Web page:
hiCraft’s Festival of Making workshop in Blackburn explored IoT through physical making:
Crafting connections: imagining and making your Internet of Things with hiCraft.
Held in July, the Festival of Making provided an opportunity for people to imagine and think about connecting digitally. We did this through physical making and drawing. The tasks offered attendees at the festival a chance to draw how they envision connection and to think about how they would like to be connected to others in their lives. The following text introduced the workshop to the festival audience.
Internet of Things sensors can connect fridges, heating, smart speakers and toys, yet sensors can also invade our privacy and security. How might we differently connect using sensors? What should sensors be used for?
Using everyday craft materials you will explore making physical models that capture narratives of what a fantastical Internet of things might look like. By making invisible networks visible we can imagine inventive ways to connect people and things through sensors.
Workshop activities included:
- a drawing exercise in which participants are asked to draw their current experience of connecting digitally;
- a badge making exercise (see below right for the template) where participants were invited to draw a response to connection incorporating the hicraft themes of caring, subjective, bespoke, known origin and local; and using pre made stickers (see below left)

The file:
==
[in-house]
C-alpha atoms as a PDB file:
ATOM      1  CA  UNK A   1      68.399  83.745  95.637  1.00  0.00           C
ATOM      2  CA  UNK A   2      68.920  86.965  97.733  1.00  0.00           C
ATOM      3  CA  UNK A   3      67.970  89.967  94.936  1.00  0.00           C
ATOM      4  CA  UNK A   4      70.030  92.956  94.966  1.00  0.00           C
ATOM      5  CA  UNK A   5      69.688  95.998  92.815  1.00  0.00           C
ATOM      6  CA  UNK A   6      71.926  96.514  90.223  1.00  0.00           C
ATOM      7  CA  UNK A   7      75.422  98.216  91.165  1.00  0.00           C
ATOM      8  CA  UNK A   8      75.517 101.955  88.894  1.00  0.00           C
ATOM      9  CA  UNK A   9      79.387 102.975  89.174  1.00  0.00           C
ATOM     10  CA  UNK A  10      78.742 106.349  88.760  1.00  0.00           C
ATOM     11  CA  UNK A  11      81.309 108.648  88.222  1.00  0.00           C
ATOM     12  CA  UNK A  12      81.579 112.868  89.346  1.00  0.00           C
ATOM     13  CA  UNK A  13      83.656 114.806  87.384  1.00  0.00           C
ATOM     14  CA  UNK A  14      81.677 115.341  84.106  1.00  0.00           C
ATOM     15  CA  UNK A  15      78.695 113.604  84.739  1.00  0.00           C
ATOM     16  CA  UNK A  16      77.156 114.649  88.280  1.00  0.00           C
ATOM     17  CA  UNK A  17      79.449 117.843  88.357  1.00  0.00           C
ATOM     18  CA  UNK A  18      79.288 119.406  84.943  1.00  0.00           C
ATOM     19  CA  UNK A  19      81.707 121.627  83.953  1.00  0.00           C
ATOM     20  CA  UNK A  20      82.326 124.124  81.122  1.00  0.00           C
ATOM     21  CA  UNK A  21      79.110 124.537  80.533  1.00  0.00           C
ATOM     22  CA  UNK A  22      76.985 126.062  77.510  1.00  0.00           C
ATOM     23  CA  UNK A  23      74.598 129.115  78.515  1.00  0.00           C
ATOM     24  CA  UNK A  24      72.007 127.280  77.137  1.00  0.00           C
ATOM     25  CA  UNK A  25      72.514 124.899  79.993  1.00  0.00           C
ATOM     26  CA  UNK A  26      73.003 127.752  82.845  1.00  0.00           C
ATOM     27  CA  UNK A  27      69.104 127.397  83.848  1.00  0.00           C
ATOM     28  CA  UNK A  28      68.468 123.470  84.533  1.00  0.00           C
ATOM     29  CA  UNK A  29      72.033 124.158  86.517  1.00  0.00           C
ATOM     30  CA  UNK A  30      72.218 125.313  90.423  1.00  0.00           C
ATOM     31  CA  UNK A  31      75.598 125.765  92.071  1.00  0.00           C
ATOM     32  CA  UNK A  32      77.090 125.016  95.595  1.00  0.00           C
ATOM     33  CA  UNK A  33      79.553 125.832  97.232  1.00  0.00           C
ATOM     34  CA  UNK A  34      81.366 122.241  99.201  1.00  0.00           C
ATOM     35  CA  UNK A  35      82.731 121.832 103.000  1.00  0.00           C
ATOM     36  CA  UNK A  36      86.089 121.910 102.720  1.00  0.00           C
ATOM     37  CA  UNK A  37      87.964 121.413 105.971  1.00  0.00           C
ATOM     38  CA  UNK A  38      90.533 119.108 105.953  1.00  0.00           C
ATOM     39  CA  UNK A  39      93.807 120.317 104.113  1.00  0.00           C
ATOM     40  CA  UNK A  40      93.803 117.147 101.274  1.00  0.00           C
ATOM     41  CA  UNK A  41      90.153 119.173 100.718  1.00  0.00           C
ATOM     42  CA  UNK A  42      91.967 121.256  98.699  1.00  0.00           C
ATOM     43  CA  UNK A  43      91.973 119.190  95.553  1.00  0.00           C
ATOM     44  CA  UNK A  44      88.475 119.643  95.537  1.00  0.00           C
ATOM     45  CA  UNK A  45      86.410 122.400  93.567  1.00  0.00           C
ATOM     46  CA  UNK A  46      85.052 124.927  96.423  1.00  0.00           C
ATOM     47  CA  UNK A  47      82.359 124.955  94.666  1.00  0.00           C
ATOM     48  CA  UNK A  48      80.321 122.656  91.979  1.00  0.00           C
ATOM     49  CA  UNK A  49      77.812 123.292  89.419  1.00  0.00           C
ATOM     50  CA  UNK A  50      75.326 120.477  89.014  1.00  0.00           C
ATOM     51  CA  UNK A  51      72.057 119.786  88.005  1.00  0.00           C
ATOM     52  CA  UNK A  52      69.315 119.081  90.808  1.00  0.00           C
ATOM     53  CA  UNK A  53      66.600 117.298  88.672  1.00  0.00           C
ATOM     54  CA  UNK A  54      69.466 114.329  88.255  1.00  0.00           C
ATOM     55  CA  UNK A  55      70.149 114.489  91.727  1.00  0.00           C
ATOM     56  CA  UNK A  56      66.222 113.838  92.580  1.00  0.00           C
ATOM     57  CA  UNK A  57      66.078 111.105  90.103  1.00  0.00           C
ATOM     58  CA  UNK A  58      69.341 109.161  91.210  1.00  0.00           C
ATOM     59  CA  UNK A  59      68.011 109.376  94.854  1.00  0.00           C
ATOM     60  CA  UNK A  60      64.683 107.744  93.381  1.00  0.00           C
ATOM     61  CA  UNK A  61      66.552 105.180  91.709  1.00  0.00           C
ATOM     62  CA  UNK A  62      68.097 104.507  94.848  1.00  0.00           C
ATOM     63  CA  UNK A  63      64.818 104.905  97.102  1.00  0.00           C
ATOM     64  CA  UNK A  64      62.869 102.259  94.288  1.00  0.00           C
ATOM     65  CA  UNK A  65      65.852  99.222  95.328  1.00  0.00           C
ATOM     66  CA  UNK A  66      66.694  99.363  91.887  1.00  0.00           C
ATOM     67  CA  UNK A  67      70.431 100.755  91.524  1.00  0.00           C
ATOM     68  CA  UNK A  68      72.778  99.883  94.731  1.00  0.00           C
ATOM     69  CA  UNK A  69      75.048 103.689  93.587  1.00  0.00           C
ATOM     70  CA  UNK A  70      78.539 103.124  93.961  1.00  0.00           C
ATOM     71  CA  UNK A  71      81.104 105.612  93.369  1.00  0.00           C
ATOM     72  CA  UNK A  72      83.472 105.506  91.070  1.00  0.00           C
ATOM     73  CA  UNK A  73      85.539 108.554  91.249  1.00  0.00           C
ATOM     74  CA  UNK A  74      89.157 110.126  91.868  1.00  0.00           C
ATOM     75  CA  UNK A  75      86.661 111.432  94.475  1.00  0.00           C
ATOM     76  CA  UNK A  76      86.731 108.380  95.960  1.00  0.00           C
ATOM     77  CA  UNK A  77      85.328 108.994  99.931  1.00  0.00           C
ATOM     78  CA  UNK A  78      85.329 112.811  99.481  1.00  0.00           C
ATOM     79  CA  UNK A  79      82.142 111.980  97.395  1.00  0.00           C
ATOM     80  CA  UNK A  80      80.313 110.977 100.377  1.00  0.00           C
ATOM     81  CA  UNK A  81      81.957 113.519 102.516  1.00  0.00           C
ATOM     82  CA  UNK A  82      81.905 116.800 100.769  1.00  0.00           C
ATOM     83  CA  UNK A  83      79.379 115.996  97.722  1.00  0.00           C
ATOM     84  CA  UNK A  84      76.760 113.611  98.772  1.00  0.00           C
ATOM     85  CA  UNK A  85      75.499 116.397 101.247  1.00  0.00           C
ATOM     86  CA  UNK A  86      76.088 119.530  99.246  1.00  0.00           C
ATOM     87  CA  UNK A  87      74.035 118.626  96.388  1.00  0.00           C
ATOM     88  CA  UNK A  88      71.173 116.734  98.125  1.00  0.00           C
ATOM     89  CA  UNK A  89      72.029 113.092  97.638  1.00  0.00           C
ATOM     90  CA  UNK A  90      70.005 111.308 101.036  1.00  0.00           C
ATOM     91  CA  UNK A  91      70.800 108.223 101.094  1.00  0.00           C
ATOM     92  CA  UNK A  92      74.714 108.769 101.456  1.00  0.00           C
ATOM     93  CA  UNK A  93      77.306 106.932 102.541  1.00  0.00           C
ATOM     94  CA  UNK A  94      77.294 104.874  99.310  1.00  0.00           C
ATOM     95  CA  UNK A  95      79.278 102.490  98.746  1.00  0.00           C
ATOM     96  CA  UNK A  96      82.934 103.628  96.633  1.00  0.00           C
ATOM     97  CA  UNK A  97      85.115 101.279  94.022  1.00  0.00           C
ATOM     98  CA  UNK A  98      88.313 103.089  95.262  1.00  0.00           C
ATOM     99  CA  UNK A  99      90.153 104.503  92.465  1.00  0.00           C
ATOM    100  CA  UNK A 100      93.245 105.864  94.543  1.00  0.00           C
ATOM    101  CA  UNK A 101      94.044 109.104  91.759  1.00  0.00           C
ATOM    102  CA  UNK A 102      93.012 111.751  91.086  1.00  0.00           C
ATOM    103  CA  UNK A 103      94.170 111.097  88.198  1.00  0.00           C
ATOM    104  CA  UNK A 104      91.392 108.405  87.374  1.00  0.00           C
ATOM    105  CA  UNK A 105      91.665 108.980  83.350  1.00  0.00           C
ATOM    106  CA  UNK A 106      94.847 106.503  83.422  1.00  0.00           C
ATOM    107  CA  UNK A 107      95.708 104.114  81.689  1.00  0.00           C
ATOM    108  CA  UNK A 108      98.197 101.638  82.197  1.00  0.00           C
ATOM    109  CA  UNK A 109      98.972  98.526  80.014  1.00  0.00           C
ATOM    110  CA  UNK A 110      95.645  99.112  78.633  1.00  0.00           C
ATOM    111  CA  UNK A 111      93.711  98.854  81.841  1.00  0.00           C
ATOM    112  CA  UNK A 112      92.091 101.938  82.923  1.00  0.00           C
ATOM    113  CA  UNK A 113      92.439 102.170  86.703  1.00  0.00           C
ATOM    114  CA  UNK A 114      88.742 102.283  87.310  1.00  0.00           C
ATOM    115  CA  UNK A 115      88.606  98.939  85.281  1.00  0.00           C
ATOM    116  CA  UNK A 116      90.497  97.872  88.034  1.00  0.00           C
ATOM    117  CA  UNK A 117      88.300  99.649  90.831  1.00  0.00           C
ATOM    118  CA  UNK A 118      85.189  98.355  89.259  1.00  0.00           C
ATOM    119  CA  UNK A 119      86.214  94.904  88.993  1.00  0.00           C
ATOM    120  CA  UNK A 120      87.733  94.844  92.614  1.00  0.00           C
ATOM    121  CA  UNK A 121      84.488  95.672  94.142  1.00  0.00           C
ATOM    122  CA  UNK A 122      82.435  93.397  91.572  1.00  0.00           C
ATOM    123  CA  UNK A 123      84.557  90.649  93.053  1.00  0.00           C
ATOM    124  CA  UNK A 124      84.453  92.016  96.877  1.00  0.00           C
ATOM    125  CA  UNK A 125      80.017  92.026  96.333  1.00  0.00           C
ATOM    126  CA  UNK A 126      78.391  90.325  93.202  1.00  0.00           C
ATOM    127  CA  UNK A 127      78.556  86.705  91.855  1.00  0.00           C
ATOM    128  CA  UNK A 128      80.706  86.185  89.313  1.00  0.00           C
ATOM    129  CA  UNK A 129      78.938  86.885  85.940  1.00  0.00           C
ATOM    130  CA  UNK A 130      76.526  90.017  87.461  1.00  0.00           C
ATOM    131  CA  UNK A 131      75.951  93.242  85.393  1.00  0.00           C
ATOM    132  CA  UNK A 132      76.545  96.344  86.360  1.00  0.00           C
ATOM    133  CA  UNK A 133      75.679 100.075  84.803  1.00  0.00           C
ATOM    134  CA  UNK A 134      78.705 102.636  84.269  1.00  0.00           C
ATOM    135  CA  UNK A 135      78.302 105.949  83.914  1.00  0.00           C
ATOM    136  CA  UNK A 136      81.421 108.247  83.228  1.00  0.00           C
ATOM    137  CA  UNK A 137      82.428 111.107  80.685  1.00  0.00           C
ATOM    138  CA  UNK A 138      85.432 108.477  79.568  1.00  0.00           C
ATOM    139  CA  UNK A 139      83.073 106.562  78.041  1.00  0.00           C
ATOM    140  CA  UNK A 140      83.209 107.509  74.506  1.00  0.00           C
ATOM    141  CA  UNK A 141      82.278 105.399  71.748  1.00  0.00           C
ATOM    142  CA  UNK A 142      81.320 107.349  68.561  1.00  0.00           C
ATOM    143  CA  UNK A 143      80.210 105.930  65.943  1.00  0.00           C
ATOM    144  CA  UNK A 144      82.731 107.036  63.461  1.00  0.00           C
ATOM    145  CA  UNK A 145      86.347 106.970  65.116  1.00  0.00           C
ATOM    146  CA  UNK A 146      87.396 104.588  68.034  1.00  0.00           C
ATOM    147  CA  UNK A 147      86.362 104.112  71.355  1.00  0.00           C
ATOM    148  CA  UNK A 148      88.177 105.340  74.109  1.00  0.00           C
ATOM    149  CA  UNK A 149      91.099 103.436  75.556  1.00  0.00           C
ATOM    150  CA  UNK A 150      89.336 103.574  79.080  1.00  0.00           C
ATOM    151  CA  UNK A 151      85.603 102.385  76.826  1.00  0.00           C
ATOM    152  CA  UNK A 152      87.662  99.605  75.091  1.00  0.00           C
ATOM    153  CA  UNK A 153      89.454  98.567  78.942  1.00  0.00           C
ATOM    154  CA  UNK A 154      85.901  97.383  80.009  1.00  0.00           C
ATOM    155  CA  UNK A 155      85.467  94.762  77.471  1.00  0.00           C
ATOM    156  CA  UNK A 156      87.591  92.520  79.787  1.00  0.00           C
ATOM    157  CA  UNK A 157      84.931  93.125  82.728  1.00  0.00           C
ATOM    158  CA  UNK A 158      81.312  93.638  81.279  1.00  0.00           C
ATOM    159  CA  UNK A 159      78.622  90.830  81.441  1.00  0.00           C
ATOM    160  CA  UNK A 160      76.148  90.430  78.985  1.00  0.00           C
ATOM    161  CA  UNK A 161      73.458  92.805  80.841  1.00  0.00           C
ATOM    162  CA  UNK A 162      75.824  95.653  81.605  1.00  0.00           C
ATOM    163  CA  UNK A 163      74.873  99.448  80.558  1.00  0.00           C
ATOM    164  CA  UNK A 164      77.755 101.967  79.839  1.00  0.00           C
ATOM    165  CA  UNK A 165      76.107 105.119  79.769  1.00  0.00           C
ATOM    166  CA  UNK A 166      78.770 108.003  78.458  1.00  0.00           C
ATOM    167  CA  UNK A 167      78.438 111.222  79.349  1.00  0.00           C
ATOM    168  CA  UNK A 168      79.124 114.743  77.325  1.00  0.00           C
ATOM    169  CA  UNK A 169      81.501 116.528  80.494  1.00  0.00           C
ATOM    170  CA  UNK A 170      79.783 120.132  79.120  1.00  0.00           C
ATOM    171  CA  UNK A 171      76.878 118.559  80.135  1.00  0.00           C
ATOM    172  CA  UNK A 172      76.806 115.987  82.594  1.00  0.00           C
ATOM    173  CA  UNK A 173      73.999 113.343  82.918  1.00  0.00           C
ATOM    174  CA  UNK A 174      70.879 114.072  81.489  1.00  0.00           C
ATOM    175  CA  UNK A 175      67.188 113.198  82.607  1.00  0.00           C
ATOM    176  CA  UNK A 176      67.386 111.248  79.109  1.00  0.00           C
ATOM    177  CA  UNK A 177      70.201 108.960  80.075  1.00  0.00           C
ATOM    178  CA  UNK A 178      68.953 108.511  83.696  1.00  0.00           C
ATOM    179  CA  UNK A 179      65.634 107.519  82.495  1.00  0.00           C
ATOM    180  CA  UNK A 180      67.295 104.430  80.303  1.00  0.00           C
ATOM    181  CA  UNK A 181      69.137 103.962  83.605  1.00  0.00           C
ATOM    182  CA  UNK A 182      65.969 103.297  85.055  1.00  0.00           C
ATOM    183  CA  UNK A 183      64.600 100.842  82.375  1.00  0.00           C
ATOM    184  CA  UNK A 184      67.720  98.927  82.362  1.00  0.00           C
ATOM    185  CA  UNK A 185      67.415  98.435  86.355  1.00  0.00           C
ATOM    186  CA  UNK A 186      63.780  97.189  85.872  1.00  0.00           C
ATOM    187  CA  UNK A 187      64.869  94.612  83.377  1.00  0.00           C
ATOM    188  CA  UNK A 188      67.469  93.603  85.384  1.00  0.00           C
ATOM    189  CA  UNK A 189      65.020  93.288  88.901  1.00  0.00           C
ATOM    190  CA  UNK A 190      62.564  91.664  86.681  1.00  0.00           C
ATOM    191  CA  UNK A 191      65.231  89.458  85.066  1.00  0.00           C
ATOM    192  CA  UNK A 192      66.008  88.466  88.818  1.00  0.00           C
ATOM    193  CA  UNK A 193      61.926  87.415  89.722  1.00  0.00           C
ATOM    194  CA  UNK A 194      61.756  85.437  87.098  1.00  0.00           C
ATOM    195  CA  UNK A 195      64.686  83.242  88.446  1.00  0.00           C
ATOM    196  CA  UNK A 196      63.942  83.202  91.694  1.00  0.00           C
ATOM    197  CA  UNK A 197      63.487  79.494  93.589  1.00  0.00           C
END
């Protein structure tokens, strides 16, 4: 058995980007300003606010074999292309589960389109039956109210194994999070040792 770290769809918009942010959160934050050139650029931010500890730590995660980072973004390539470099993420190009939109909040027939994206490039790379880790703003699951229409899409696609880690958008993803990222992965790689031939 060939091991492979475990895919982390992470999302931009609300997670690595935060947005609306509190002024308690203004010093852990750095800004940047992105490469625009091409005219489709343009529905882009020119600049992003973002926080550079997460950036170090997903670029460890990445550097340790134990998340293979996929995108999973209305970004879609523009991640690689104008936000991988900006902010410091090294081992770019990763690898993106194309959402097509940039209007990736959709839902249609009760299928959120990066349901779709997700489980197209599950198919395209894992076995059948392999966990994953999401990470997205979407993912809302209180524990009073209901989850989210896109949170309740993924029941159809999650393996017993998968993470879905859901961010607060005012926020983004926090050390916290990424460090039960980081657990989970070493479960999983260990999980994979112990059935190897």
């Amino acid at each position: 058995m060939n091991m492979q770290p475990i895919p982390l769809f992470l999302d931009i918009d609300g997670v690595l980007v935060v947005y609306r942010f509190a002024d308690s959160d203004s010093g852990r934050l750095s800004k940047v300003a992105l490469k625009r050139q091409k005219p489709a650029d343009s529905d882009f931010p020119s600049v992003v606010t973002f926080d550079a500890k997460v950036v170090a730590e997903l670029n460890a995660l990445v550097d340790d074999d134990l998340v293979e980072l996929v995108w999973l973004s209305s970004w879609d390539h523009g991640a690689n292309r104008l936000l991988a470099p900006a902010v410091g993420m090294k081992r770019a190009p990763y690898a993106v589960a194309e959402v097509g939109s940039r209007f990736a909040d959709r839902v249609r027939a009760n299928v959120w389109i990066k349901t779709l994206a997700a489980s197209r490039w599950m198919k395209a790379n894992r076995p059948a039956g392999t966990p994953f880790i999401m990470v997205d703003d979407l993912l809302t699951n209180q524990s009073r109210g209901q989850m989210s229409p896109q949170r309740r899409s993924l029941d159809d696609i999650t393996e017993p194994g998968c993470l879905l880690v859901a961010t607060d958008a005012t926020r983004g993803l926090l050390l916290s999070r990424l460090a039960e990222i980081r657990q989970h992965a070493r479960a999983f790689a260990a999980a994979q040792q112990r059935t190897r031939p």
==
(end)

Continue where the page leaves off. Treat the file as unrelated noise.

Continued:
- an exercise of sharing stimulus images on the idea of connection as a way to have a conversation about connecting.
For the one hour workshop participants were invited to use craft materials: user figures, threads, connecting clips, pre made stickers, stands, boxes, and pens and paper to make physical models of their imagined inventive connected world.
On the day
Our workshop took place in a large shop space occupied by three other fun and diverse workshops, a few of which involved some hammering and drilling. A lot of people took part in the badgemaking activity while the drawing activity was completed by 20+ people.
The afternoon craft physical making workshops were booked out and produced some interesting results. However the busy space wasn’t ideal for in depth discussions and focused making. Singularly holding the space was challenging and the topic was a little too complex to convey. The badge making and drawing was a fun activity regardless of a lack of understanding of the complexities. However there were some useful findings and attending the festival was stimulating and relevant overall.
Participant drawings and discussions about the topic generally illustrated a concern about the health of the internet and the impacts of digital connection. Parents of young children particularly felt a responsibility to manage their children’s internet use. A number of people in their early twenties showed a good understanding and general concern of the issues. Running the workshop alone and actively making the badges and managing the drawing exercise meant there was limited time to document the artwork on the badges, which of course were a giveaway to the makers/ participants. Distributing the badges helped to spread awareness of the topic.